Johnny Vegas health: The star’s drastic lifestyle changes to ‘be around a bit longer’

Johnny Vegas tells James Martin he's nervous with maple syrup

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After sadly losing his father to terminal bladder cancer, Johnny Vegas began to work with Macmillan cancer-care support. He praised the charity for how they supported his father and the surrounding family in dealing with his father’s last moments. It was his love for his family, particularly his two sons – Michael and Tom – that encouraged him to take his health more seriously too.

Talking to the Telegraph the comedian said: “I have children, and you start thinking you’d like to be around a bit longer for them.”

Vegas was diagnosed with gout – a type of arthritis that causes sudden and severe joint pain – about a decade ago and doctors warned him that there was a high chance he could be on medication for the rest of his life.

Not liking the sound of the idea, Vegas decided that he was going to start taking better care of himself. Yet with the isolations of lockdown and addictions that are proving hard to stop, the actor’s health hangs in the balance.

Another condition that the star fears he might develop further down the line, similar to his father, is a venous leg ulcer.

Speaking about his father’s experience with the condition after teaming up with L&R Medical, the actor revealed that poor circulatory problems in the lower limbs run in his family.

He said: “My dad and relatives on his side had poor circulation in the lower limbs, swollen legs and feet and broken skin. It could be on the horizon for me, so I need to get into better habits and adopt this as a routine, like brushing your teeth, standing on tiptoes going up and down, similar to aeroplane exercises.”

As the actor realises, putting leg exercises into your daily routine is one way in which he can try and prevent suffering from circulatory conditions too.

Although his father had bigger health issues such as cancer and an aneurysm, Vegas says that it was his legs that were never up for discussion. “Any query, comment or attempt to lighten the discomfort of this particular ailment was considered by him to be a bit too below the belt.”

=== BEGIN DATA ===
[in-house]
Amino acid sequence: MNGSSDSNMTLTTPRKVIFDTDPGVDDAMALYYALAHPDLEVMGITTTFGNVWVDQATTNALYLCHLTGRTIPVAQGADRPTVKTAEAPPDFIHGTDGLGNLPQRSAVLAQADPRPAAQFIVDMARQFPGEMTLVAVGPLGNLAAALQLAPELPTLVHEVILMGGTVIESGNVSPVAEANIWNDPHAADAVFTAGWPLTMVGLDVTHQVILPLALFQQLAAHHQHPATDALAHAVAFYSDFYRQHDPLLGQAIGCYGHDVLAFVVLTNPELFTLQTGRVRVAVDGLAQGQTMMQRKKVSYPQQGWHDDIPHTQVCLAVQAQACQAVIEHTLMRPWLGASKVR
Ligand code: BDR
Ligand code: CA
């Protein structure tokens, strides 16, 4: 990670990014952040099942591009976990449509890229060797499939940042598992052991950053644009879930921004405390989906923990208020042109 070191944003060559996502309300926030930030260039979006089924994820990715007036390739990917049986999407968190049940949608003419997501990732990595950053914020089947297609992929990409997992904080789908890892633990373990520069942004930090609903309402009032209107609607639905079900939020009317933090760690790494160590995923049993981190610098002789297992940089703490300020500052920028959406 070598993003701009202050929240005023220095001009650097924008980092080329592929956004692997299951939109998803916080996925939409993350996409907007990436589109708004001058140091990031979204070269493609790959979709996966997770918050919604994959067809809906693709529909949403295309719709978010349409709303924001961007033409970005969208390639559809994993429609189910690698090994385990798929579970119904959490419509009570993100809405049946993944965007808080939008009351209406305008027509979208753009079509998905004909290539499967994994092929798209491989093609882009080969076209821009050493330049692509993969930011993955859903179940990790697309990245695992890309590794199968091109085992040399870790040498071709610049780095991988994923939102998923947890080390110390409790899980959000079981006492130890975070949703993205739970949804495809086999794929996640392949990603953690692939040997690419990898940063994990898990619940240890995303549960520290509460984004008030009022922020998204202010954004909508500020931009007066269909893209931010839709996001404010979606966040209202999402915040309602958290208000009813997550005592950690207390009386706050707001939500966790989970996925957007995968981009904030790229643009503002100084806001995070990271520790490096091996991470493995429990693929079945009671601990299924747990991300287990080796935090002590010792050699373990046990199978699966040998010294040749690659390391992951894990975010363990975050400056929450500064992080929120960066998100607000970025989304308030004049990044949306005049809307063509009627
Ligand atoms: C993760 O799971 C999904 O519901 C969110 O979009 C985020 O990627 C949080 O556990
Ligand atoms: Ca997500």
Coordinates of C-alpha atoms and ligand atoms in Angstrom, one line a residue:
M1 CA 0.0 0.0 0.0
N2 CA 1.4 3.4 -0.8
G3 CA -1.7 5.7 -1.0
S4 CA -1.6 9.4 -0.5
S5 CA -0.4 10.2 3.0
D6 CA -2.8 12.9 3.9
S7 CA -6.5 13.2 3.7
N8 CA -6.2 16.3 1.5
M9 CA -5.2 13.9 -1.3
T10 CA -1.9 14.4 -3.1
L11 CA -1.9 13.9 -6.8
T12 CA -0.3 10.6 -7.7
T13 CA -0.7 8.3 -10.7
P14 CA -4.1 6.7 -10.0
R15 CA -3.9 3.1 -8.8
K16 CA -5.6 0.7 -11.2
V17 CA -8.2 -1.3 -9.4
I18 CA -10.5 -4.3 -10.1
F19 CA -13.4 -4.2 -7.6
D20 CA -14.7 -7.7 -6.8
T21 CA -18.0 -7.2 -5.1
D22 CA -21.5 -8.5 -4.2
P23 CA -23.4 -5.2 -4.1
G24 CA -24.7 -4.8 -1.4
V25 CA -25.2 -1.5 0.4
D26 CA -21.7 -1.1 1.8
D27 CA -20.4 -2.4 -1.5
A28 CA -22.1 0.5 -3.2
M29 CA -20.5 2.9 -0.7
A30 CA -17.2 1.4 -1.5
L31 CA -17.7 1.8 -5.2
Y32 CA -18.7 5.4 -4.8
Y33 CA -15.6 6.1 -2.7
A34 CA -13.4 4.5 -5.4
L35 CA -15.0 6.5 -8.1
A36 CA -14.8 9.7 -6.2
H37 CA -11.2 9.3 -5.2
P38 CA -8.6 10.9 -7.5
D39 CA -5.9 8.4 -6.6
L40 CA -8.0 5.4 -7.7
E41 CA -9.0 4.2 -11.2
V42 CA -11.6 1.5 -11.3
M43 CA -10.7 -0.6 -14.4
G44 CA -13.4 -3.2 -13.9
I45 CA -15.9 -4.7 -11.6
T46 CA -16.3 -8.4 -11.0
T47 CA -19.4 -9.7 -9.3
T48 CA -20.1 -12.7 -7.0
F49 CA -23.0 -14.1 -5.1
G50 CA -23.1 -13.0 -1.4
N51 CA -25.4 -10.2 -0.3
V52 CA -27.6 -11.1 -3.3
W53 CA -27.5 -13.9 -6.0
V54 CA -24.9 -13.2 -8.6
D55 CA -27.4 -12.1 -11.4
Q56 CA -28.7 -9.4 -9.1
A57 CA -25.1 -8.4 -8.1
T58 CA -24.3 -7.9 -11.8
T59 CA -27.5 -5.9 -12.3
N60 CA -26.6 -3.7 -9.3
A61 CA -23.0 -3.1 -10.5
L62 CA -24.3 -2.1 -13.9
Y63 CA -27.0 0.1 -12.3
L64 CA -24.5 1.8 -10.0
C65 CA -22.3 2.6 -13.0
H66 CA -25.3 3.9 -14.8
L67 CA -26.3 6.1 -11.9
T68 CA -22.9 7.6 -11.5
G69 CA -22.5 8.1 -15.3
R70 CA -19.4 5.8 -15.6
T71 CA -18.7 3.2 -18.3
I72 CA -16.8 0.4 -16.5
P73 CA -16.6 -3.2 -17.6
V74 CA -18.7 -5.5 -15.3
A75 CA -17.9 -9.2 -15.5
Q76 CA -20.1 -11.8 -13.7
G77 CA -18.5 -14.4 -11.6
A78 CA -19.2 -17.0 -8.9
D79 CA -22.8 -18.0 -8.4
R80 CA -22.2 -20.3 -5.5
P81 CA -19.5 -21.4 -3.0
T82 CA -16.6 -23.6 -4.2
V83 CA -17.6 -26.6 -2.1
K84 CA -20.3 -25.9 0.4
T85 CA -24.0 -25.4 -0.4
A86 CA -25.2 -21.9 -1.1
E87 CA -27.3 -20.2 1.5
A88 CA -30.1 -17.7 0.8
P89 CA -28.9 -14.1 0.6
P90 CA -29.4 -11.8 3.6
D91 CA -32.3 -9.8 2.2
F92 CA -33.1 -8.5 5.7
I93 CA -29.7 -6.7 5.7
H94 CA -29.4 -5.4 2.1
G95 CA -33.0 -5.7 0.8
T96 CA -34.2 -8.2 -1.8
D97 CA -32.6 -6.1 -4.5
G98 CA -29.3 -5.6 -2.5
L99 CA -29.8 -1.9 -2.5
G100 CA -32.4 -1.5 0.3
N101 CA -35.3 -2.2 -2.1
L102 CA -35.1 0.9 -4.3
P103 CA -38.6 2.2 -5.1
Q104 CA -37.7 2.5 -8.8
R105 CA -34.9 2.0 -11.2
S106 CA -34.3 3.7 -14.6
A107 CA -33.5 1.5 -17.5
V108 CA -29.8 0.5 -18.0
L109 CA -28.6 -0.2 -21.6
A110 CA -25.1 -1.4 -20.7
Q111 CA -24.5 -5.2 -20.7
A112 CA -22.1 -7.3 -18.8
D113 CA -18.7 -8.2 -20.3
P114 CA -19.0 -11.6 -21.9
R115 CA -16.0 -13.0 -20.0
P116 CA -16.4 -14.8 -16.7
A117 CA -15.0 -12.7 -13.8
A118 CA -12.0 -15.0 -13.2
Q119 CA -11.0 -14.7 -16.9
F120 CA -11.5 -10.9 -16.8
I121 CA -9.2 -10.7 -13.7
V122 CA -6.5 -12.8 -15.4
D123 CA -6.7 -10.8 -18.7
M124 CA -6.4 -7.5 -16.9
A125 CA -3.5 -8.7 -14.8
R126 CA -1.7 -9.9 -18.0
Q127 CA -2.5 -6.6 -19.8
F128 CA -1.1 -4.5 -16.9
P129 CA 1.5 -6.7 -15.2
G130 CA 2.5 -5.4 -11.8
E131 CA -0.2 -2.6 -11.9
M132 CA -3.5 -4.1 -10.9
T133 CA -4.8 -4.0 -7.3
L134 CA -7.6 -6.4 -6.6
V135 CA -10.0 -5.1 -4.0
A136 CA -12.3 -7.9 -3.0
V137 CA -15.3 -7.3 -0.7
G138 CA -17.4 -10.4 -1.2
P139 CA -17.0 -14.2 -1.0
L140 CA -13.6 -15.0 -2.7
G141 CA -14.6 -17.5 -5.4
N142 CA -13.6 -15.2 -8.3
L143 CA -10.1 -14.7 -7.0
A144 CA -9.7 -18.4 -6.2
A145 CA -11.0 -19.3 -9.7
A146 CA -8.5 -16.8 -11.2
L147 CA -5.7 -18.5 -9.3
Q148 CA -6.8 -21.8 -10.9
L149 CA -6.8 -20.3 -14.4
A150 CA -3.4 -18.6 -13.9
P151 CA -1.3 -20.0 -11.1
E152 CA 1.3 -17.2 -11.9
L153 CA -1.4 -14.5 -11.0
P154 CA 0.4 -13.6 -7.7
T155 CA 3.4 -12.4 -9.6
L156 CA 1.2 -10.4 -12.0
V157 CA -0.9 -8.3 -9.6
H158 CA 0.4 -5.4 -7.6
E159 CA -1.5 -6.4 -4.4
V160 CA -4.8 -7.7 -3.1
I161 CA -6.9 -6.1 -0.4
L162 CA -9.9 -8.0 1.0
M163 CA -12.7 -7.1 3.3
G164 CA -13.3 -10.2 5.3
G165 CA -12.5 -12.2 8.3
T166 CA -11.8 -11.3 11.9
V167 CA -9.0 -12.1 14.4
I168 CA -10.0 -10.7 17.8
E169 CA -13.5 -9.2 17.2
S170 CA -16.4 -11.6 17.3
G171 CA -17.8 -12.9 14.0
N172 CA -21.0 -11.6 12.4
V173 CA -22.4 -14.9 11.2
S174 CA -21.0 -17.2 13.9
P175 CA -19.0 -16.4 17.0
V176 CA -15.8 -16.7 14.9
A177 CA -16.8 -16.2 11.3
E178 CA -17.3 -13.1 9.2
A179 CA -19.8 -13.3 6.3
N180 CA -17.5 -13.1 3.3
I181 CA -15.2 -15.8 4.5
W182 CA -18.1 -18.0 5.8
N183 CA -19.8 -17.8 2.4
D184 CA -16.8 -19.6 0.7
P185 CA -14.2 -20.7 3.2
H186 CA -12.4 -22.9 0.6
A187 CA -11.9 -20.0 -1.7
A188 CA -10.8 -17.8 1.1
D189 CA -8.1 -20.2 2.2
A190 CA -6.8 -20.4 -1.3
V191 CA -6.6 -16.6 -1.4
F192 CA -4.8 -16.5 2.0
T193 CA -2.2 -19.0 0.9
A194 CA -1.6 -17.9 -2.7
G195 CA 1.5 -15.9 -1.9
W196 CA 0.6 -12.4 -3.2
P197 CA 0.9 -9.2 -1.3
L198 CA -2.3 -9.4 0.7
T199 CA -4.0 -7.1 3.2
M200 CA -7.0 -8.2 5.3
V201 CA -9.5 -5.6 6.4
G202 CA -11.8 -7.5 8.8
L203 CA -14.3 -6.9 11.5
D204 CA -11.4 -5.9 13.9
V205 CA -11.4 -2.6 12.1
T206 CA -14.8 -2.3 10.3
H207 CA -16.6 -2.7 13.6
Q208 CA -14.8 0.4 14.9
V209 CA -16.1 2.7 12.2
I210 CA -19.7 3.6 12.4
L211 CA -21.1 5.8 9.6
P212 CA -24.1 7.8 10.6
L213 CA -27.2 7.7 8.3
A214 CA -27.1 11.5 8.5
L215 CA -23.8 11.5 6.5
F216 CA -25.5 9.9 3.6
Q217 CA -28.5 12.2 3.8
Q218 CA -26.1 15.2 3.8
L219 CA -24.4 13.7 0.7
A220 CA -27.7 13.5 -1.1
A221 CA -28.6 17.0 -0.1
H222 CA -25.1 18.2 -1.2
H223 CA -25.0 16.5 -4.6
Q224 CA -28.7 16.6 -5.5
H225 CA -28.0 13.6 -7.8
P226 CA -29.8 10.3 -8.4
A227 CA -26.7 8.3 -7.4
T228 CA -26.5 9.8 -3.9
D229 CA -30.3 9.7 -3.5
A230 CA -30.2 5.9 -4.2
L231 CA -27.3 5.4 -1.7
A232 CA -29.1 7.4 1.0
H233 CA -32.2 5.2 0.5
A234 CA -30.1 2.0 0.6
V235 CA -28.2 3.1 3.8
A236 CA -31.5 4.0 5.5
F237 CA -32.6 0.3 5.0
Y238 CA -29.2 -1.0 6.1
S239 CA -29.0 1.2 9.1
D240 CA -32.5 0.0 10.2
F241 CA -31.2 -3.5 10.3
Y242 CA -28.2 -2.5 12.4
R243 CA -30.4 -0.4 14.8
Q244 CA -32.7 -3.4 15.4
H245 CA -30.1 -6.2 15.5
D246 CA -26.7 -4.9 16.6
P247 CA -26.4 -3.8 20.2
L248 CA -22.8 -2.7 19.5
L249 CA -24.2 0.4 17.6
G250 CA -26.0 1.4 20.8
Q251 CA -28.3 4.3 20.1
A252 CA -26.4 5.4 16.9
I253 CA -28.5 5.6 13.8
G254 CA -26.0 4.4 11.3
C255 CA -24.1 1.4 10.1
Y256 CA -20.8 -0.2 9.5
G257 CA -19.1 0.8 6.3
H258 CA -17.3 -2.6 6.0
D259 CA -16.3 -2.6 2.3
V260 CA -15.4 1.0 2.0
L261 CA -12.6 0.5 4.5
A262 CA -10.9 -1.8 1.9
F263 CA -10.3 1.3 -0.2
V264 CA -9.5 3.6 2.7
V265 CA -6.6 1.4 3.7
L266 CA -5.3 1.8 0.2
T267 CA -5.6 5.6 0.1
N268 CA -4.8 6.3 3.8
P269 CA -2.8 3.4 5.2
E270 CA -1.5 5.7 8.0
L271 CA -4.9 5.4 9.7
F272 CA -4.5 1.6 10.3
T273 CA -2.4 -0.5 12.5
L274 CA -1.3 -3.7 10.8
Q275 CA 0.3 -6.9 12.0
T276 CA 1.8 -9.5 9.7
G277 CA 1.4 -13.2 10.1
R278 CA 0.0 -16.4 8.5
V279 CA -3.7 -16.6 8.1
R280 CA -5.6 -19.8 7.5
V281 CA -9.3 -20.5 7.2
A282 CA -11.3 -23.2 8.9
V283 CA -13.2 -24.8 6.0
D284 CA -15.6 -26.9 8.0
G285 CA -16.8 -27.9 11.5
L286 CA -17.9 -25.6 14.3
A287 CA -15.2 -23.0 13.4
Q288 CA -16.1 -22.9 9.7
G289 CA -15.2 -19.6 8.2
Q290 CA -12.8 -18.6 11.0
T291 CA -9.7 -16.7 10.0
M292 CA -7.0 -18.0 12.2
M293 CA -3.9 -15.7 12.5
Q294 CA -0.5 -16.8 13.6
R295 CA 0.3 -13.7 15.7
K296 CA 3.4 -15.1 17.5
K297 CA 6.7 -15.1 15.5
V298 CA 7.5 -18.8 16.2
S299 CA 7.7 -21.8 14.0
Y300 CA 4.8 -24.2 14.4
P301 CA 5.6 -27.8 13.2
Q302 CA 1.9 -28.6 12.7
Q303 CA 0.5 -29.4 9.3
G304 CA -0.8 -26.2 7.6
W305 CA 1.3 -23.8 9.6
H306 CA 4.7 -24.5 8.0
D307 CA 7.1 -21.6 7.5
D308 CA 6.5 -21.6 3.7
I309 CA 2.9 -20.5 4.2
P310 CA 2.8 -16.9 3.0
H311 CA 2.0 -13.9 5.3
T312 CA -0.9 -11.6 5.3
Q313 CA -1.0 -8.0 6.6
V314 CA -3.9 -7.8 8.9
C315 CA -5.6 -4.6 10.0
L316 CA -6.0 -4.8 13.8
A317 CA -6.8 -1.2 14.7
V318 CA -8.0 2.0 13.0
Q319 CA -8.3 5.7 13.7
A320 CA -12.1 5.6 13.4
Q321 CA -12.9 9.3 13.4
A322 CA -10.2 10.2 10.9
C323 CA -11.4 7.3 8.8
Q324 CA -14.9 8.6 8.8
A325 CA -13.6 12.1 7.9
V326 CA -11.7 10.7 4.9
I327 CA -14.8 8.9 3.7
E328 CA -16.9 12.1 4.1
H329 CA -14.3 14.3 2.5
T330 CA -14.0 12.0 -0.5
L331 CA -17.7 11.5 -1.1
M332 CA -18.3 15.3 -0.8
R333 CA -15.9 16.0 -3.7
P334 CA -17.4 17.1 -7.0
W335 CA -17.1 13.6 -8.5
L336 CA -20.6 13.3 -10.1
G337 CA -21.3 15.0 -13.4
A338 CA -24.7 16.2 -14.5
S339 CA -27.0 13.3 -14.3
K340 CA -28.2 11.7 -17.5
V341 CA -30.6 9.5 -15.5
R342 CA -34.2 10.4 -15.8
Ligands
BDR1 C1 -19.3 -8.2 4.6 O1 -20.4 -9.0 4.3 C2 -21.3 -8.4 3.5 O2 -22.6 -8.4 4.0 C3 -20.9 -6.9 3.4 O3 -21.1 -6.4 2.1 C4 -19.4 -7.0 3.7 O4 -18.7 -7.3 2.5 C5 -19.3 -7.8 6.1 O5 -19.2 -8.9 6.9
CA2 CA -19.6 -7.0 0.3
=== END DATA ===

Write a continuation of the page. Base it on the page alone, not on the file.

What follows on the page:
“It became obvious that he felt that this was a stigma,” Vegas explained.

Due to his dad’s failure to acknowledge his circulatory condition, Vegas is determined to not fall into the same habit but rather take the advice of his GP onboard and do something about it.

He continued to say: “What I have learnt from my dad is, don’t choose somewhere else in the room to look at because you don’t want to look at your legs, because you don’t want to acknowledge what is going on.

“I can either leave my legs as they are now or continue with the exercises. I have got to be aware of it.”

L&R Medical states that if your relatives have had varicose veins, chronic oedema or a wound on their leg that doesn’t heal easily, then your risk of developing varicose veins or other lower limb conditions is increased.

That is why it is crucial to seek advice from your GP if you are noticing any symptoms – the earlier the better.

NHS guidelines say that venous leg ulcers are open, often painful sores in the skin that take more than two weeks to heal. They usually develop on the inside of the leg, just above the ankle.

Tell-tale signs of a venous leg ulcer include:

  • Swollen ankles (oedema)
  • Discolouration and darkening of the skin around the ulcer
  • Hardened skin around the ulcer, which may make your leg feel hard
  • A heavy feeling in your legs
  • Aching or swelling in your legs
  • Red, flaky, scaly and itchy skin on your legs (varicose eczema)
  • Swollen and enlarged veins on your legs (varicose veins)
  • An unpleasant and foul-smelling discharge from the ulcer.

If pain worsens or there is any unpleasant discharge coming from the ulcer, this could be a sign of infection. At this stage the need for specialist medical treatment is even greater.

In order to treat the ulcer it needs to be appropriately dressed and cleaned. A firm compression bandage will also be put on your leg in order to improve circulation in veins. These bandages are designed to squeeze your legs and encourage blood to flow upwards towards your heart.

Symptoms that often accompany venous leg ulcers such as swelling and itchy skin can be controlled by elevating your legs whenever possible and regular exercise. Ointment creams and avoiding itching the skin as much as possible can also help in recovery.

In order to prevent the development of venous leg ulcers, the NHS advises you to walk regularly, monitor your weight and wear compression stockings.

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